Twenty-eight minutes into Terra Nova’s two-hour premiere, what had been advertised as an ambitious science fiction epic had neatly reduced itself so the only really epic thing about it was that it manages to be both a cop show and a medical drama at the same time. And that’s before we get to Terra Nova and limitations on how much hot water solar cells can heat reignite Classic Family Drama about who stole all the shower water. This is a show that appears to have spent its budget for actors on Stephen Lang, and its budget for ideas on a dinosaur fight choreographer.
I really wanted to like Terra Nova, but I can’t shake the feeling that the much more interesting parts of this setup are back in the polluted, rotting world that our characters are leaving along. There’s a bit of Ender’s Game-like family planning, a clearly punitive legal system, chokingly unbreathable air that a few elite families escape by living in domed cities, and odd implications for what the plan is for Terra Nova. But it’s pretty hard to have a sinister conspiracy when information only travels in one direction, unless everyone planned it beforehand and people involved in it are coming through in waves. Which given the different rates of travel through the rift and the rates of mortality by dinosaur and random disease seems like a dicey proposition.
From what we’ve seen of Terra Nova, the camp’s leaders aren’t really doing that much to try to change the course of human history by organizing human society differently, unless letting teenagers live in a group house and drink in the woods counts as social engineering. It’s sort of annoying to hear Lang’s character, a military man named Taylor, intone, “The world you left behind fell victim to some of the baser instincts of our species…we blew it. We destroyed our home. But we have been entrusted with a second chance. A chance to start over. A chance to get it right,” when Terra Nova looks almost entirely like the universe of characters we see on your average American drama.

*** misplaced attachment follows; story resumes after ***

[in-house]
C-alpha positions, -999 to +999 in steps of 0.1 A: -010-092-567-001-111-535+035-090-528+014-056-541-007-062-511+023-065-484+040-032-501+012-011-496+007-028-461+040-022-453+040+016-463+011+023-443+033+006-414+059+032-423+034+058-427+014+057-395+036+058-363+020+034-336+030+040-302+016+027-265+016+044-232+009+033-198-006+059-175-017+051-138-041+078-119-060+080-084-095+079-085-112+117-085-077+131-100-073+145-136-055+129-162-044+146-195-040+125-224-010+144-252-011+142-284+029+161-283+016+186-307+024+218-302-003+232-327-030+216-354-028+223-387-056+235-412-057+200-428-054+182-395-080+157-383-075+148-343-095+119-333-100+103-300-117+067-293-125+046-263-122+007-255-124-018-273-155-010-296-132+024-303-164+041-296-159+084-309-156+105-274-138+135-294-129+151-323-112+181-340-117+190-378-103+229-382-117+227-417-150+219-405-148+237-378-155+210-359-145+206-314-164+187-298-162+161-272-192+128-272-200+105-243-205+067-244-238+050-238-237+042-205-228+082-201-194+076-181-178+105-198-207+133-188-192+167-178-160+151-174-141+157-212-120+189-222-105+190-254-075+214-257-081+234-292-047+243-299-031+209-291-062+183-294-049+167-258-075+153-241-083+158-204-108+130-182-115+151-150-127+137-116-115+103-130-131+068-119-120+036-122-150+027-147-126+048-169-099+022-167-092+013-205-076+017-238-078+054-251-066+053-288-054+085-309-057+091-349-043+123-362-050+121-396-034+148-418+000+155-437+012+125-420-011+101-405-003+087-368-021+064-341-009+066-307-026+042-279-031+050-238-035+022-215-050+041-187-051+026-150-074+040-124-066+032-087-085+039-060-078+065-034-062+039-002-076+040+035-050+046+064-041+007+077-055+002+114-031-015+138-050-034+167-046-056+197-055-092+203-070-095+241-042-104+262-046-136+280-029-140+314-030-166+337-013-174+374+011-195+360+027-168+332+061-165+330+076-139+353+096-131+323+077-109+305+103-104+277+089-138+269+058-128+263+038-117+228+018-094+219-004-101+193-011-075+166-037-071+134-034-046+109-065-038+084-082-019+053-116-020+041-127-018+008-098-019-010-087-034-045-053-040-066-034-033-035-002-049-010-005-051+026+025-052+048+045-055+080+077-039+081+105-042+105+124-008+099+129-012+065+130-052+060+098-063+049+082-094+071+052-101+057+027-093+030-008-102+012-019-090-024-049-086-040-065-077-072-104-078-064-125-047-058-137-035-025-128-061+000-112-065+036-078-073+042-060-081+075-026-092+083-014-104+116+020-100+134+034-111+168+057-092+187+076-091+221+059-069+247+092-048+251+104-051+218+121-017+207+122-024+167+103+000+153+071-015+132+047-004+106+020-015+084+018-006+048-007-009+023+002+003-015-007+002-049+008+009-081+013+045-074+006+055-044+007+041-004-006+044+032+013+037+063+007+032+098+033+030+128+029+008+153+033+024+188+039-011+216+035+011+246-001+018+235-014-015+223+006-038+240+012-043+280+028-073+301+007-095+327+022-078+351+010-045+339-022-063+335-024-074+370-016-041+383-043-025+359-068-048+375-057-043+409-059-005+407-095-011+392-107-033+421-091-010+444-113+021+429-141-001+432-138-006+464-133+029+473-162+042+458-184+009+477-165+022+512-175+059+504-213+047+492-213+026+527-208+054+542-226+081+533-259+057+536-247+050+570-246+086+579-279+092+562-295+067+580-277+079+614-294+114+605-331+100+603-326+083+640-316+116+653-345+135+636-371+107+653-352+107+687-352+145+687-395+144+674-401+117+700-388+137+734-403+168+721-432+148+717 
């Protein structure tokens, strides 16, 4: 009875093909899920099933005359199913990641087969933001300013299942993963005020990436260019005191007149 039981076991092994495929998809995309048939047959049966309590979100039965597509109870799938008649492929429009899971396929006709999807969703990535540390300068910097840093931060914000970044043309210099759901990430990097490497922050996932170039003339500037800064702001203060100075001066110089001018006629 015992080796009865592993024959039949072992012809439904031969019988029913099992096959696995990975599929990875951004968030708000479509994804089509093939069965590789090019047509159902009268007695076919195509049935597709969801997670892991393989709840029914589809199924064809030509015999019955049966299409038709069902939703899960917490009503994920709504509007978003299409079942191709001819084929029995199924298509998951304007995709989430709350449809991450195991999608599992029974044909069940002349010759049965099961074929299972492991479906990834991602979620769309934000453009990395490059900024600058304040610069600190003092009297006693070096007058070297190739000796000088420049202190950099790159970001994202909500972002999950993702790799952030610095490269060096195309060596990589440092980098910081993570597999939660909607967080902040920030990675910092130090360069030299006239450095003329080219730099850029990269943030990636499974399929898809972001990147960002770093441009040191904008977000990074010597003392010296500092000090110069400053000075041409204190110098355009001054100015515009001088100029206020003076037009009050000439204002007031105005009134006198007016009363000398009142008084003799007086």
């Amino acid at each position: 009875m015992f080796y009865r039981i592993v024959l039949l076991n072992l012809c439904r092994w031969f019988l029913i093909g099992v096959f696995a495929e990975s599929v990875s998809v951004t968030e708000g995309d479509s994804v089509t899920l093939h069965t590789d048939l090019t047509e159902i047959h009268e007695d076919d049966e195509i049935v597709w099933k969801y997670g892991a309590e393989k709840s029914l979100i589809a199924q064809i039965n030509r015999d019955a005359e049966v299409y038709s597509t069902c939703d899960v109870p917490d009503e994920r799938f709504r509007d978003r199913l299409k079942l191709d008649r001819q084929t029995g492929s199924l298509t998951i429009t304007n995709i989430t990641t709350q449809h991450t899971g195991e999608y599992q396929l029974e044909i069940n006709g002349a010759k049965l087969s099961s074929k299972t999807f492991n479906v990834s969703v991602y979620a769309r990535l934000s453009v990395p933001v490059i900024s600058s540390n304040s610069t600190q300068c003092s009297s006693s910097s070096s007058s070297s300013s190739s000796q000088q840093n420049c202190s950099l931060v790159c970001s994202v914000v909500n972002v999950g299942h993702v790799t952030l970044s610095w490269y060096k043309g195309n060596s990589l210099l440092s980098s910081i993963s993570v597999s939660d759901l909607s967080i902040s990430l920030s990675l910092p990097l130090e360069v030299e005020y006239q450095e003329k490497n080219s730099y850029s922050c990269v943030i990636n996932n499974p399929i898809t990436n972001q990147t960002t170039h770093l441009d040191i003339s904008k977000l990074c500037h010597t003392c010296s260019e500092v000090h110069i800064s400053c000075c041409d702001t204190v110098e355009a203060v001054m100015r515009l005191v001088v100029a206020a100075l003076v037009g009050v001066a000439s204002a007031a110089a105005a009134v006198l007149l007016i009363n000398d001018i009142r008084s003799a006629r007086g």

Mira, the doctor, says things like, “I didn’t want that for my children…I think they deserve a chance to be part of something real. Something new. Something that has a future.” But what she really seems to want is a chance to hit the reset button personally so her children will grow up in an unspoiled world where they can grow up in clean air. That’s a nice idea, but not a revolutionary one. Similarly, it would be interesting if, like Ender’s parents, Jim and Mira had decided to have a third child out of some sort of conviction, but Jim just says, “It seemed like a good idea at the time,” which is both a weak line of dialogue and a totally vacant justification for an enormously risky act.
The only interesting people here are the Sixers, who are initially described as sinister because “They had an agenda.” But an agenda seems like a pretty reasonable thing to have if you’re going to travel back 85 MILLION YEARS IN THE PAST TO DINOTOPIA. It’s totally bizarre that the show treats the Sixer leader’s declaration that “Control the past. Control the future. These are the key. To everything,” as if it’s some sort of sinister statement. It makes no sense to go back in time without a plan. I don’t doubt that there are sinister conspiracies afoot, maybe even Taylor’s son off leading a gang of Others in the woods or something. But it would be such a boring dodge to have the portal be magic. We need fiction that will help us figure out a whole new world, but not the Aladdin variety.